Commentary: Congress could make this a September to remember for public lands

(Chris Detrick | The Salt Lake Tribune) Sophie Mason, 5, plays along along Firebreak Road on Twin Hollow Mountain Wednesday October 28, 2015. In the background is Brandon Mason, 14, Lexie Mason, 8 and Kate Mason, 12. A pair of Utah developers are seeking a public land swap in the Bountiful foothills that they say will accommodate public access and conservation in two key spots. Some nearby residents, however, fear the plan would invite high-density residential growth in the wrong place.

As Americans who love the outdoors, this is our favorite time of year, and we would rather be outside on public lands making memories than worrying about partisan politics. For Amy, this means hiking among the fall foliage in Rocky Mountain National Park with her daughter, and for Whit, fall holds the promise of filling the freezer with Adirondack venison.

Although this is the season we come together in celebration of what we share on public lands, the mid-term elections tend to prompt both sides to retreat to their respective corners. That’s why this week we were in our nation’s capital with other outdoorsmen and women, including small business owners who depend on access to public lands, to tell Congress to reauthorize and fully fund the Land and Water Conservation Fund (LWCF).

If Congress can work together to do right by the LWCF in time, then public-land users of all stripes and in every corner of the country will benefit.

The LWCF is America’s most important conservation and outdoor recreation program, which has the rare distinction of broad bipartisan appeal. It supports the trails and open spaces important to hikers like Amy and access to hunting and fishing areas with plentiful wild game that are important to sportsmen like Whit.

Its success is based on a concept that has endured for more than half a century, bringing balance to a nation defined by wild places and industrial progress: Reinvest the royalties from offshore oil and gas development to permanently conserve our country’s most precious outdoor treasures and guarantee public access for the enjoyment of the American people.

In this way, the program never uses a dime of taxpayer money. It is funded entirely from a fraction of the revenue gained through the extraction of natural resources and goes back to conserving irreplaceable outdoor spaces. The kicker is that every member of Congress can thank LWCF for improving outdoor recreation opportunities back home — projects, from local parks to fishing access, have been funded in every district and in every state in the nation.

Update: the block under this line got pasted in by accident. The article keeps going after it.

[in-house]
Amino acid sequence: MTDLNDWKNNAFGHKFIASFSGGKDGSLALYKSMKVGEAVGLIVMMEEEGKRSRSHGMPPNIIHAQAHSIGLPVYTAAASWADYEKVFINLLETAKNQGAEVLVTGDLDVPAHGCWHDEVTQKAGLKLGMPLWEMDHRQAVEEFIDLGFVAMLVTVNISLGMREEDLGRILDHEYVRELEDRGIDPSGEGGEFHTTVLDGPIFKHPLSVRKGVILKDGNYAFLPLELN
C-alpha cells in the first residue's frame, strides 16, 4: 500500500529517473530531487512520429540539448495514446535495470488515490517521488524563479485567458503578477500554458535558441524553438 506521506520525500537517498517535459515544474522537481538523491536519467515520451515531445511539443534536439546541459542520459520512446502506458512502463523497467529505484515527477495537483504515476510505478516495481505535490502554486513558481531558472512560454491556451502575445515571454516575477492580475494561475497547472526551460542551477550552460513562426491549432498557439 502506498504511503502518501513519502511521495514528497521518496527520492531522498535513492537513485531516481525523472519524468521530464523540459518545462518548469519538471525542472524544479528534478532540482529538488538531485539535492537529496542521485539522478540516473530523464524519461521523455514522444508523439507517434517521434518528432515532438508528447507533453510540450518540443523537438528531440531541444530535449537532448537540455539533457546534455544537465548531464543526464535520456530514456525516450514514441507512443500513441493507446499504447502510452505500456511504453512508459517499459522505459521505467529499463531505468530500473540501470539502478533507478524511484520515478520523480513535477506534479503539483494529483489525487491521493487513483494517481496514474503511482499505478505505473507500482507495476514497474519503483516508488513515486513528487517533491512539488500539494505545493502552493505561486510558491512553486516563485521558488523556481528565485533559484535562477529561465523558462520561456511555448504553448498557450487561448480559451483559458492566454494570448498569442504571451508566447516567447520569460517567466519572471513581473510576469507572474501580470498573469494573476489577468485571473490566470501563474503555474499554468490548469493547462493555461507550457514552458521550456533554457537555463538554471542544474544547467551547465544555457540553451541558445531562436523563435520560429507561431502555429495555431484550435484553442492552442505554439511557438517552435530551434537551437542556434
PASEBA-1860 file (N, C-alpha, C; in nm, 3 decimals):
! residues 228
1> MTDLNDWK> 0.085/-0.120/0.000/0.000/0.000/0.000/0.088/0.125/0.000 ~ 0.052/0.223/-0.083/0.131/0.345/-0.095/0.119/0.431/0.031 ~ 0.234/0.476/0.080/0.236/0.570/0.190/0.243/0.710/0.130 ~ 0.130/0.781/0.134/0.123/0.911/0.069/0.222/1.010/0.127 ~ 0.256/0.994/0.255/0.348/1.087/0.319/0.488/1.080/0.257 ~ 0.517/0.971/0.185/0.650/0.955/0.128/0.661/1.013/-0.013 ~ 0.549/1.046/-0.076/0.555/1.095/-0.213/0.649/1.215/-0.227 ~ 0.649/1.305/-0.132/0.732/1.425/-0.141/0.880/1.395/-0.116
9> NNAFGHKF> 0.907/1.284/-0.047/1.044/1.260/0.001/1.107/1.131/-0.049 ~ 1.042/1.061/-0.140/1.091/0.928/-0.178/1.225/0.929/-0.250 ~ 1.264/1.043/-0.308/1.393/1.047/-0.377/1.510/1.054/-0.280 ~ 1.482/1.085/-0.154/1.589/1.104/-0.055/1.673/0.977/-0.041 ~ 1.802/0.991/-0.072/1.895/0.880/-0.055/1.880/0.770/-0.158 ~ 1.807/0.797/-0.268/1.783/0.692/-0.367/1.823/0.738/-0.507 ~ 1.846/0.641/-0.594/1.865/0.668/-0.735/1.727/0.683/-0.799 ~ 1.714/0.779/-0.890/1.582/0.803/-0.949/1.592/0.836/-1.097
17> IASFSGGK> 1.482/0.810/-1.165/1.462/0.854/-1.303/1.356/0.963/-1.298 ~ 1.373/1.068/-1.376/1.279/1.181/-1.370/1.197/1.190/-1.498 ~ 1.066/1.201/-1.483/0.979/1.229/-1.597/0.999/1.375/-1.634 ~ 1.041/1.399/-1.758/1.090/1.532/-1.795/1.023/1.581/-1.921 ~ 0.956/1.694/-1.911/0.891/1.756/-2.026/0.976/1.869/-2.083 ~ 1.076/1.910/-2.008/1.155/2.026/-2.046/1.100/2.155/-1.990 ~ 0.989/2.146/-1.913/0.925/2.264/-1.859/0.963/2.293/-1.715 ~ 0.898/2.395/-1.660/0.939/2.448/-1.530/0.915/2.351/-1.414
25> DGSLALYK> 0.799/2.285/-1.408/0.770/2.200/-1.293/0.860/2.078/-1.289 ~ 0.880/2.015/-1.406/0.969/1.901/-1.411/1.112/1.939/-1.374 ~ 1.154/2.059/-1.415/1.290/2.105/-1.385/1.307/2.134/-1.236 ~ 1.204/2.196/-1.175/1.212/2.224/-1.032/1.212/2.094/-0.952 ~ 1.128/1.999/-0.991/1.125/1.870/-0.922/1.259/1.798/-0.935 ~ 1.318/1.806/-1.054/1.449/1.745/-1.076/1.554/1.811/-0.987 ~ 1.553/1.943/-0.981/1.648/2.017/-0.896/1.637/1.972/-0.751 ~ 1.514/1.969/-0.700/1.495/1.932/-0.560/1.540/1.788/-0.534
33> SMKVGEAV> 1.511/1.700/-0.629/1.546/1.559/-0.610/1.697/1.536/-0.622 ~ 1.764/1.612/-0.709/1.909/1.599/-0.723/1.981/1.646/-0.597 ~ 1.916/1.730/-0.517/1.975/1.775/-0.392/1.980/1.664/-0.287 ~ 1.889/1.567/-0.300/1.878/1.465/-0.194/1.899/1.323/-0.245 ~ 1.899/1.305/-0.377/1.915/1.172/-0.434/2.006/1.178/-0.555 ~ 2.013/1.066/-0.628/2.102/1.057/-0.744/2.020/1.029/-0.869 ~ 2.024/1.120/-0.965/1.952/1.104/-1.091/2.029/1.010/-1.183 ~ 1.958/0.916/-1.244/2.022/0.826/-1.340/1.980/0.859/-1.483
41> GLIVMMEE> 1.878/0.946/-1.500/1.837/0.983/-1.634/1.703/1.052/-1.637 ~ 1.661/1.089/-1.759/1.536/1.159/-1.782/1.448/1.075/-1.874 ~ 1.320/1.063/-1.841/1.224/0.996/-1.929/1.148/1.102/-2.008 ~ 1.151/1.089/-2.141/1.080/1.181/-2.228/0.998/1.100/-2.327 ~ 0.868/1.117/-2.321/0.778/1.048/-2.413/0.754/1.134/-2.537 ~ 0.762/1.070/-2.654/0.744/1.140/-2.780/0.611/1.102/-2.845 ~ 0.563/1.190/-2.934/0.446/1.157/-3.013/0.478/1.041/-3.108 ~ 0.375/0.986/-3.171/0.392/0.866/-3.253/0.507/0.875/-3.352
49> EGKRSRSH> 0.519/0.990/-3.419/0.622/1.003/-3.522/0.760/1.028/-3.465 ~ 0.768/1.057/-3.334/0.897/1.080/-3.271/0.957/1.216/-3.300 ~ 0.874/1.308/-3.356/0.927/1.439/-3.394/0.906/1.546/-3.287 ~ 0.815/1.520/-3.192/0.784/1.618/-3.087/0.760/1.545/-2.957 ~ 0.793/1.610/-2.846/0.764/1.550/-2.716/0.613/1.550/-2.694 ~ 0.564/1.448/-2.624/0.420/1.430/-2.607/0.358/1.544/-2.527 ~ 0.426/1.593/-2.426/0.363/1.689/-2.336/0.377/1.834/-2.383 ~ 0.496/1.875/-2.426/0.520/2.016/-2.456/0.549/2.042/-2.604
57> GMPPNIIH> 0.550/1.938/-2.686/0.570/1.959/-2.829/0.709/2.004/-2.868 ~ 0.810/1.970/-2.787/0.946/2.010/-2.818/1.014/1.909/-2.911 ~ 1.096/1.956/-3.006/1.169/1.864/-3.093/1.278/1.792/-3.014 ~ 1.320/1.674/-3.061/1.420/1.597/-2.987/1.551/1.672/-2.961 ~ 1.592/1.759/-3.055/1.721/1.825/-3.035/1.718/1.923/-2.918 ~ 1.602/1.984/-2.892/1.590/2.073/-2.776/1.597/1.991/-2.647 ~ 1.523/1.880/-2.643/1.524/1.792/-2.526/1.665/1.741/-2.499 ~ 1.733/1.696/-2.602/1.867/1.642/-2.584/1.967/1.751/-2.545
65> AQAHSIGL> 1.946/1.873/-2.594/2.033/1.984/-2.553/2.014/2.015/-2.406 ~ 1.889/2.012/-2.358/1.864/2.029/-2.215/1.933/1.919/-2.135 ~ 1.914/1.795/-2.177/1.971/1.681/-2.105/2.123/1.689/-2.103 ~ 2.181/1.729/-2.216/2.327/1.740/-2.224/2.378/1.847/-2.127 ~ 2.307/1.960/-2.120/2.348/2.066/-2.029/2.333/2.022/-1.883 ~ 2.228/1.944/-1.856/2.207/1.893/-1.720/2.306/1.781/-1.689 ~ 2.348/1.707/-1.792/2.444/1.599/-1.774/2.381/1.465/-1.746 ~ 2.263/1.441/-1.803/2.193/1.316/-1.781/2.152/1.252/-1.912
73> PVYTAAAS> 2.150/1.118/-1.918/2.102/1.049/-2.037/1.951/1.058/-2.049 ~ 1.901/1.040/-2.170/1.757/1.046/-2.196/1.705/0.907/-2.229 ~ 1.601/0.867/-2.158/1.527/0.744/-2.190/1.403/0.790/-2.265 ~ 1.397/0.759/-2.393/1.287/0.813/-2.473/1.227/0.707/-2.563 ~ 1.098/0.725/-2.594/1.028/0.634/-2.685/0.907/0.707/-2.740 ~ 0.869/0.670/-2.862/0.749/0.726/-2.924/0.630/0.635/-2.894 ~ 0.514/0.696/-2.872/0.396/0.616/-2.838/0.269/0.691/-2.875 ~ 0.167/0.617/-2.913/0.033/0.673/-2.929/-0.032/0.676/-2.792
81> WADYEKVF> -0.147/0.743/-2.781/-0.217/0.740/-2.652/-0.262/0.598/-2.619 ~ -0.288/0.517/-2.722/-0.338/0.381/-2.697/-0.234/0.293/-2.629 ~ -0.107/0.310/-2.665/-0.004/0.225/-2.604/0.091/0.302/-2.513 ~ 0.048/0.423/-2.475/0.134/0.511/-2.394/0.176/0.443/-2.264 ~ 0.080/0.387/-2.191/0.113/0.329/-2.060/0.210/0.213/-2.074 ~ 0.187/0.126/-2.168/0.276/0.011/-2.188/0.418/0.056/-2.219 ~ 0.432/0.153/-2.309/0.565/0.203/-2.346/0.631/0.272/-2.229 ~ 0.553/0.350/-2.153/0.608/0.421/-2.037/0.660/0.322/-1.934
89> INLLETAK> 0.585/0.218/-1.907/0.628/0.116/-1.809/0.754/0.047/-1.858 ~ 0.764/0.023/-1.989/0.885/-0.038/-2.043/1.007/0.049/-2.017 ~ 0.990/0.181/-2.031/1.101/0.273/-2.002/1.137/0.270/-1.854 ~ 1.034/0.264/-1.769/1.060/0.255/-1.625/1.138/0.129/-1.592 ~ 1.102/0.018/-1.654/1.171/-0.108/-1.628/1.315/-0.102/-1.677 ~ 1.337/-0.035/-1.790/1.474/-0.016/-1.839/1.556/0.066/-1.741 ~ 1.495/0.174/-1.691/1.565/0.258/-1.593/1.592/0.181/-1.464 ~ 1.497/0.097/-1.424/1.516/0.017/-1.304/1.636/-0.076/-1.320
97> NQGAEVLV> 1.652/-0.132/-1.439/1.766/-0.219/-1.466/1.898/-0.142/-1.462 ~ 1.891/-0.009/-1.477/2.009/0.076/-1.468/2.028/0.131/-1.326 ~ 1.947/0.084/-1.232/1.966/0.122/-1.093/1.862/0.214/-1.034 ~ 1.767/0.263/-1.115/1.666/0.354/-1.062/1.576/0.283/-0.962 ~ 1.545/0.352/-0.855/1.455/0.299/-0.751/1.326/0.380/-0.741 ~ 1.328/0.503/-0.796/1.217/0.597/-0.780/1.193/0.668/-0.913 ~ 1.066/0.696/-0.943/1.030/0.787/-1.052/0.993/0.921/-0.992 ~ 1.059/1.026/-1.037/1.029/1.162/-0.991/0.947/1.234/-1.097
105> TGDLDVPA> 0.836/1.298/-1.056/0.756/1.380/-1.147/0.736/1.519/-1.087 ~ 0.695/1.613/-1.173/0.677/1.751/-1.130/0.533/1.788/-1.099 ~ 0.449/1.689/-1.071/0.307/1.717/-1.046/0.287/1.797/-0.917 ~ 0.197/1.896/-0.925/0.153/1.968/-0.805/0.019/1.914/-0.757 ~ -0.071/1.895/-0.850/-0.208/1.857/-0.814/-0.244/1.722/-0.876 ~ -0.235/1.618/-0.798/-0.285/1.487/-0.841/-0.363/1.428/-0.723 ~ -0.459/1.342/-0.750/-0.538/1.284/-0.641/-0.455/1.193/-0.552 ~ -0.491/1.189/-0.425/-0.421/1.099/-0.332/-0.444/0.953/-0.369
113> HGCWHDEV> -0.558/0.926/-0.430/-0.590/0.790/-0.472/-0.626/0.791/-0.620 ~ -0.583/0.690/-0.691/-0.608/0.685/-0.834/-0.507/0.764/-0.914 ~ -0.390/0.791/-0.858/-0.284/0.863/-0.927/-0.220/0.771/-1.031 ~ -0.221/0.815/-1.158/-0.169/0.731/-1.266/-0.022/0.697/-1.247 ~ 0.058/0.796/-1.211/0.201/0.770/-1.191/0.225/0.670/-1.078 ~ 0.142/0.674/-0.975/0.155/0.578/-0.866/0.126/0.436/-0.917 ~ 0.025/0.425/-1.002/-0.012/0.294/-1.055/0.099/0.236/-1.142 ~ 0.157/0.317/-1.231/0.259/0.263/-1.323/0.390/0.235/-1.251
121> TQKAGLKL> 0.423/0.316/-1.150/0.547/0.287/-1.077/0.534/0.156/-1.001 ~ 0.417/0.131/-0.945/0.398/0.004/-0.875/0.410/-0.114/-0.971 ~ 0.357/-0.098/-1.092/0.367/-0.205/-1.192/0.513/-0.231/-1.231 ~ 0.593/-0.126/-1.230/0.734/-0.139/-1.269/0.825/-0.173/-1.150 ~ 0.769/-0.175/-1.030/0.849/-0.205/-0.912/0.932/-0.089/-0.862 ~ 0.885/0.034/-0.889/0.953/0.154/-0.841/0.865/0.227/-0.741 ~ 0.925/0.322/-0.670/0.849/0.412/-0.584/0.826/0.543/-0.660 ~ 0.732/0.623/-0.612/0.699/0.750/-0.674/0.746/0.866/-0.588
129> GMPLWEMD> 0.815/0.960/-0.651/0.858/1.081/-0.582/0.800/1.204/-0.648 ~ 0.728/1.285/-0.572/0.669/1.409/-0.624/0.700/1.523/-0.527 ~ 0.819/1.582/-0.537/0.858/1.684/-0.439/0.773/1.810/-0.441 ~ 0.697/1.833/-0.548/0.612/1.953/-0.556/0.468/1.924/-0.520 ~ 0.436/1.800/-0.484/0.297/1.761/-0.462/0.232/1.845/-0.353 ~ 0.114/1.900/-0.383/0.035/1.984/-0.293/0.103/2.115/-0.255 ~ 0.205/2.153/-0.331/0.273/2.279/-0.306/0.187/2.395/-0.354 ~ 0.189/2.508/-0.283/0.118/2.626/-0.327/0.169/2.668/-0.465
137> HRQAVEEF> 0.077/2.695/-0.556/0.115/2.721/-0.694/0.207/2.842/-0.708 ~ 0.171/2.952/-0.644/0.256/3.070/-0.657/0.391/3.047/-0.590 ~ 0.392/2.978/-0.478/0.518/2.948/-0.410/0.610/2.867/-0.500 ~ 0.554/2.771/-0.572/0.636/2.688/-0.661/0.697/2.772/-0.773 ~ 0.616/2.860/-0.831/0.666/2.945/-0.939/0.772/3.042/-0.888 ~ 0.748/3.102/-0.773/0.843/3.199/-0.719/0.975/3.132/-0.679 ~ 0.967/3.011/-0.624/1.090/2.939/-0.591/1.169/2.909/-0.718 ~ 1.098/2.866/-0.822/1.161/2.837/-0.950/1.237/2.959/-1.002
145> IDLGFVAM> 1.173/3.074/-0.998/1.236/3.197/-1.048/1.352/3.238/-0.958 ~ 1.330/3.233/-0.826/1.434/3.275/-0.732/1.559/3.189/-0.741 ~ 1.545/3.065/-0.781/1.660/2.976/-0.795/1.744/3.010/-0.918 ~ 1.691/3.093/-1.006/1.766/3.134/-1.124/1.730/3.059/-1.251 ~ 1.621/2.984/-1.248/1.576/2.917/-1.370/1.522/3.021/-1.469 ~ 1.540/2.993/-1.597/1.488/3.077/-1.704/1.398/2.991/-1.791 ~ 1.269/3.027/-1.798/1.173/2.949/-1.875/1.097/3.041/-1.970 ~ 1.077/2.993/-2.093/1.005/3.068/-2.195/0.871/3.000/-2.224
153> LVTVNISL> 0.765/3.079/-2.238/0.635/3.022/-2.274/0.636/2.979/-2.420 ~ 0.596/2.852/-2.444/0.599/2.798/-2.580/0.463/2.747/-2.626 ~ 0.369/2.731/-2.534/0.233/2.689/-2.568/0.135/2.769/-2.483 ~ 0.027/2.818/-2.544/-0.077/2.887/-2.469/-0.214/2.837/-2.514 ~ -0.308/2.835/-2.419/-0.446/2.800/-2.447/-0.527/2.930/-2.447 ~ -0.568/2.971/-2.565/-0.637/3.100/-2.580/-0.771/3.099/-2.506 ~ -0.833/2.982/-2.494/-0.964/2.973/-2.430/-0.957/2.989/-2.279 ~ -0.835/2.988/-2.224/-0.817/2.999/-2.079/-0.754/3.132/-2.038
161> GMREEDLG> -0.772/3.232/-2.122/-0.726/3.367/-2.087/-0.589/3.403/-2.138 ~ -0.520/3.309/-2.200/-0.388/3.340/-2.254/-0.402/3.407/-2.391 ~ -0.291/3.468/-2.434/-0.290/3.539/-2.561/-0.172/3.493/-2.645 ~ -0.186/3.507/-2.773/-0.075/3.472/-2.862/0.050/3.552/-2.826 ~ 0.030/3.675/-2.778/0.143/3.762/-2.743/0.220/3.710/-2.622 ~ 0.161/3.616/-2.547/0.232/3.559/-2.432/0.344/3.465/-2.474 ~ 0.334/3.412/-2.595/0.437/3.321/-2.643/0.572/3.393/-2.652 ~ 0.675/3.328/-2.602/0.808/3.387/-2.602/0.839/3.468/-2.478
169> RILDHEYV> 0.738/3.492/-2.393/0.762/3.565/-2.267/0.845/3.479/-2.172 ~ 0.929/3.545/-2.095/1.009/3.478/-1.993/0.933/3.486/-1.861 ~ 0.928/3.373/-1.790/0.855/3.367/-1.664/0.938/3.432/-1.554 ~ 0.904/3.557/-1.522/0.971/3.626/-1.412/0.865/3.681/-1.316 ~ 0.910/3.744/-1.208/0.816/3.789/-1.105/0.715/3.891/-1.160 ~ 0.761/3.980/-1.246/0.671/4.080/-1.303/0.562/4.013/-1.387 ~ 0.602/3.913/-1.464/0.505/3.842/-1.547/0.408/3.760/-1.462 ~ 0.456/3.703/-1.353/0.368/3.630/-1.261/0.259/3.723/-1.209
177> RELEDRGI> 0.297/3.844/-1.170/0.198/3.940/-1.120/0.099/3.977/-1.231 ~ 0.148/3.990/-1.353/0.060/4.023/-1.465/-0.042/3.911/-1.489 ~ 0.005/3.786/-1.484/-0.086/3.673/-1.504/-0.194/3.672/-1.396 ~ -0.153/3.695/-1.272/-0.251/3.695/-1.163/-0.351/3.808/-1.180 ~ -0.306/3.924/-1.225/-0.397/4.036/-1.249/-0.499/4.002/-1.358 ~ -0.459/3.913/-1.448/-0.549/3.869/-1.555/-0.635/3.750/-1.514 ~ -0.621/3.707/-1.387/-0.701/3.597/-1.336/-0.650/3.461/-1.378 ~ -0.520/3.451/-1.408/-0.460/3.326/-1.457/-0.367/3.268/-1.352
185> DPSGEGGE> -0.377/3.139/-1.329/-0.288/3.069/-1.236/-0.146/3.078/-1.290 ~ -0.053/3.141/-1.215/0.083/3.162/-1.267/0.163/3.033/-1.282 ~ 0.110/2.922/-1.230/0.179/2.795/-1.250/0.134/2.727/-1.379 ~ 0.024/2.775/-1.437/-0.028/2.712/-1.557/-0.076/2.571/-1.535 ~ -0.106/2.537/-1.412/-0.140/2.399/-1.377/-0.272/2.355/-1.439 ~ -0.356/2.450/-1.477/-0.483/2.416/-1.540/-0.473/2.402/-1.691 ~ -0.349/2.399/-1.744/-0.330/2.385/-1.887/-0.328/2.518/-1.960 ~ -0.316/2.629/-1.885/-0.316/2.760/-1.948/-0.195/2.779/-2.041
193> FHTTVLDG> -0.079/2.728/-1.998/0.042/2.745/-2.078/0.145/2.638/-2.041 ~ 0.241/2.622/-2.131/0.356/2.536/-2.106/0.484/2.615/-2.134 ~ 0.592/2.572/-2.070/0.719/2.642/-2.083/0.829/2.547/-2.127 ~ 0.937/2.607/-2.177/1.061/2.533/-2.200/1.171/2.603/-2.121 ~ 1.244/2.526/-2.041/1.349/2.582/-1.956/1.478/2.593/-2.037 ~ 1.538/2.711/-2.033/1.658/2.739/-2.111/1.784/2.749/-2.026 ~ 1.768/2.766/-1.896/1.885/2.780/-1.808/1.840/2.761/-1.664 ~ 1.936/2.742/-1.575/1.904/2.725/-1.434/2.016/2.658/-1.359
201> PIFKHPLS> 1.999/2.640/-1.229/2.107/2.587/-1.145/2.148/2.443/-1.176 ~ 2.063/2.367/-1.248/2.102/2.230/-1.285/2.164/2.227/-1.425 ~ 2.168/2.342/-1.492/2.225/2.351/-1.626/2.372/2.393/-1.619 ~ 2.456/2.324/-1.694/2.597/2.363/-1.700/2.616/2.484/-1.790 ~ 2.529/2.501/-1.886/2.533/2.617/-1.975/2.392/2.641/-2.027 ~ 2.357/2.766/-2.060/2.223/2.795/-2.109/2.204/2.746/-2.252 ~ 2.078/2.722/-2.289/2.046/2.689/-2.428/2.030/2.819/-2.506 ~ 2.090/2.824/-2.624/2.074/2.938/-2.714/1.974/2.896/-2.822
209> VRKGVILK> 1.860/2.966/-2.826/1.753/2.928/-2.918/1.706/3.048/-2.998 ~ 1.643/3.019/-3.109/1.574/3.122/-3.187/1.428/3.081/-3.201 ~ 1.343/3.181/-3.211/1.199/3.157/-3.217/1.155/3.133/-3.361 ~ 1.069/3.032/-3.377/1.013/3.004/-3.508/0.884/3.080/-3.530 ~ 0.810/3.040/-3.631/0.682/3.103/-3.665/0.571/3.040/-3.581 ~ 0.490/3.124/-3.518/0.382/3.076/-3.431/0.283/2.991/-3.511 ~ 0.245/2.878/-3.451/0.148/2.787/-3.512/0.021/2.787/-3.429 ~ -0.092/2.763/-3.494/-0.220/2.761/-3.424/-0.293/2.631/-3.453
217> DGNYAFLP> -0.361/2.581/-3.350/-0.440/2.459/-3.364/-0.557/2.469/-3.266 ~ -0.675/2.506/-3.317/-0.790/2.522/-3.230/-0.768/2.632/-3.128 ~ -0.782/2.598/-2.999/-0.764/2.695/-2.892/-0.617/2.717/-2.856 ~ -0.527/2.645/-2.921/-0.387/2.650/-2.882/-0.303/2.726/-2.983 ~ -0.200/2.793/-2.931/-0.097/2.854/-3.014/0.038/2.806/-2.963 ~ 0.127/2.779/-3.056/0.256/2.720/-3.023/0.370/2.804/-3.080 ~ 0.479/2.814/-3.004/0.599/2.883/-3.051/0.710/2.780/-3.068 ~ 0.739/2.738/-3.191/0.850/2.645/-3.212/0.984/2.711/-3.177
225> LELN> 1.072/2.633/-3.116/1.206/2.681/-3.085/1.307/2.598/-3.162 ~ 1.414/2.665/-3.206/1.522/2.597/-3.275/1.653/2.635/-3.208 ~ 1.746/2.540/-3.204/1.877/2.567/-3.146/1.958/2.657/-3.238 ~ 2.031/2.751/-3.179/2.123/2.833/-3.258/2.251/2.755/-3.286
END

These investments in our public lands create more job opportunities, too. The Outdoor Industry Association’s Outdoor Recreation Economy report highlights that outdoor recreation — including fishing, kayaking, hiking, and hunting — generates more than $887 billion in national consumer spending annually and supports 7.6 million jobs. The business of outdoor recreation, in turn, generates more than $65 billion in federal tax revenue and nearly $60 billion in state and local tax revenue.

Just last week, the federal Bureau of Economic Analysis found that outdoor recreation accounts for 2.2 percent of the national Gross Domestic Product — more than electric utilities, mining, and agriculture. If LWCF were reauthorized permanently, imagine the cost-effective boost to recreation businesses and users around the country!

These funds need to be invested as they were intended — for too long, Congress has shortchanged access to our public lands by diverting the dollars that are supposed to go to the Land and Water Conservation Fund. In fact, the LWCF has been raided year after year to pay for non-related government spending, leaving some of the best opportunities to improve recreational access and habitat on public lands on the table.

LWCF should receive full, dedicated funding now to ensure continued and robust investments in conservation and public access where it matters most. But, with authorization for the fund set to expire this Sunday, time is running out.

As Americans, we should remember what we have in common, not the least of which is our love of the outdoors, recreating outside, and enjoying our nation’s spacious landscapes, free-flowing waterways, and abundant wildlife.

The LWCF is another thing we all have in common – it is one of the great ideas that has a success story in every state. We urge Congress to follow the lead of Chairman Bishop and Ranking Member Grijalva and push partisanship aside long enough to permanently reauthorize and fully fund the LWCF.

No matter what else happens this fall, this would be a defining victory for all Americans who enjoy the outdoors, whatever the season.

Amy Roberts is executive director of the Outdoor Industry Association. Whit Fosburgh is executive director of Theodore Roosevelt Conservation Partnership.

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